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Presence of the HLA-A*3101 allele in a familial case of drug reaction with eosinophilia and systemic symptoms, secondary to carbamazepine

Authors

  • N. Anjum,

    Corresponding author
    1. St. Mary's Hospital, Portsmouth Hospitals NHS Trust, Portsmouth, UK
    • Correspondence: Dr Navara Anjum, St. Mary's Hospital, Portsmouth Hospitals NHS Trust, Milton Road, Portsmouth, Hampshire, PO3 6AD, UK

      E-mail: navaraanjum@doctors.org.uk

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  • M. E. Polak,

    1. Clinical and Experimental Sciences, Sir Henry Wellcome Laboratories, Faculty of Medicine, University of Southampton, Southampton General Hospital, Southampton, UK
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  • M. Ardern-Jones,

    1. Clinical and Experimental Sciences, Sir Henry Wellcome Laboratories, Faculty of Medicine, University of Southampton, Southampton General Hospital, Southampton, UK
    2. Department of Dermatology, University Hospital Southampton NHS Foundation Trust, Southampton, UK
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  • H. L. Cooper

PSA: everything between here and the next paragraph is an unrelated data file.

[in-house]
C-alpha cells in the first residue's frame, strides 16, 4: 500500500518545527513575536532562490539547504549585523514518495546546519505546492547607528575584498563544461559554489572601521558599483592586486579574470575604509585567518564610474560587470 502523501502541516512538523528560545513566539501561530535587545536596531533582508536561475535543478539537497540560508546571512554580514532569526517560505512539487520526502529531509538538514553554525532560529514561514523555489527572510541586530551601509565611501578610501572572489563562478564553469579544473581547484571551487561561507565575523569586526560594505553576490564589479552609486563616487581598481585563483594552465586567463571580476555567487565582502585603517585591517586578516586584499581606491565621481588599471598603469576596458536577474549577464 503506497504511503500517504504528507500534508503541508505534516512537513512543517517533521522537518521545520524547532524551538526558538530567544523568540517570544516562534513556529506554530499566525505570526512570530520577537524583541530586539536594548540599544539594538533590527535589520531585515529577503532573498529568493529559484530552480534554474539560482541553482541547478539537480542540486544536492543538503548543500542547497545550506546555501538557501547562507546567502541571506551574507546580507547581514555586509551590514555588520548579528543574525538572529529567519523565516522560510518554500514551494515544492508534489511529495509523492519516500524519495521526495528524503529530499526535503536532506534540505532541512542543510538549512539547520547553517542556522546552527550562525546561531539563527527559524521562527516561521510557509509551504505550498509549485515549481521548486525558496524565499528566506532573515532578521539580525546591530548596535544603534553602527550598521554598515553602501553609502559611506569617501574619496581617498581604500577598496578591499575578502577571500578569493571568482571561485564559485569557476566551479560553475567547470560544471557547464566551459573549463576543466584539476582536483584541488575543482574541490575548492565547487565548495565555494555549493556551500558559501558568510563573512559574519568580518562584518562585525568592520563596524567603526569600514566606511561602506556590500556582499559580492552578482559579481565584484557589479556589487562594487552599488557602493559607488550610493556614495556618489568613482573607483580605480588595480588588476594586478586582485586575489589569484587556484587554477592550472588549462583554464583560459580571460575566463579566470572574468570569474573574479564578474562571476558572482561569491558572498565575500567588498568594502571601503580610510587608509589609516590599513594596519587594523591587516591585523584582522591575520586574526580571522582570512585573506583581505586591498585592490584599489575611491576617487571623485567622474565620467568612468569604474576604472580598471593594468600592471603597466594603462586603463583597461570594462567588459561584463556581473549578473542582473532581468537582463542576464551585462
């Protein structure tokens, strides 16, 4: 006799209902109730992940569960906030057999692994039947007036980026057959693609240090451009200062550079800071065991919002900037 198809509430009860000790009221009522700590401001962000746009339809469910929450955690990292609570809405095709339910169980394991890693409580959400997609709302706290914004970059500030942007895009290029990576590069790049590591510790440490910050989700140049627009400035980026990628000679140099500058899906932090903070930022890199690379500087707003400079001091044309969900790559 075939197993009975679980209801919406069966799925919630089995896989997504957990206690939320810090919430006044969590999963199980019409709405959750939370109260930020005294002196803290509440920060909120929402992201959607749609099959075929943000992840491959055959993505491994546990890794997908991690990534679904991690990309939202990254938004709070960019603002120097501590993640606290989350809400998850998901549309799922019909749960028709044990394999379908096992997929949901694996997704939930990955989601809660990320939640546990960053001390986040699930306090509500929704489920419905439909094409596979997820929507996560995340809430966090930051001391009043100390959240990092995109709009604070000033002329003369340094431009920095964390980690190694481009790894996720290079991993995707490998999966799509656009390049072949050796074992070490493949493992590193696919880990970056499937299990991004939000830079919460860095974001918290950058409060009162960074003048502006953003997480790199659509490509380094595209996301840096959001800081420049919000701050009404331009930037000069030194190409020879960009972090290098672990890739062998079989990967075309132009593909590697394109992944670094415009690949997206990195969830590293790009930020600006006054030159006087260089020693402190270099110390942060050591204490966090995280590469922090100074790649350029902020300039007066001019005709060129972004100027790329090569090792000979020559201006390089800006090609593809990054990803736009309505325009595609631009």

1. St. Mary's Hospital, Portsmouth Hospitals NHS Trust, Portsmouth, UK
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  • Conflict of interest: the authors declare that they have no conflicts of interest.

Summary

Anticonvulsants such as carbamazepine and phenytoin are associated with adverse skin reactions ranging from maculopapular exanthems to more severe reactions, including drug reaction with eosinophilia and systemic symptoms (DRESS), Stevens–Johnson syndrome and toxic epidermal necrolysis. In addition to their antiepileptic role, anticonvulsants are also used to treat pain syndromes including trigeminal neuralgia. Until recently, the associated skin reactions were thought to be unpredictable; however, the current literature suggests a genetic predisposition involving the human leucocyte antigen (HLA) in cutaneous reactions associated with carbamazepine usage. We present two familial cases of DRESS secondary to carbamazepine, in which an underlying genetic predisposition and allelic association were identified.

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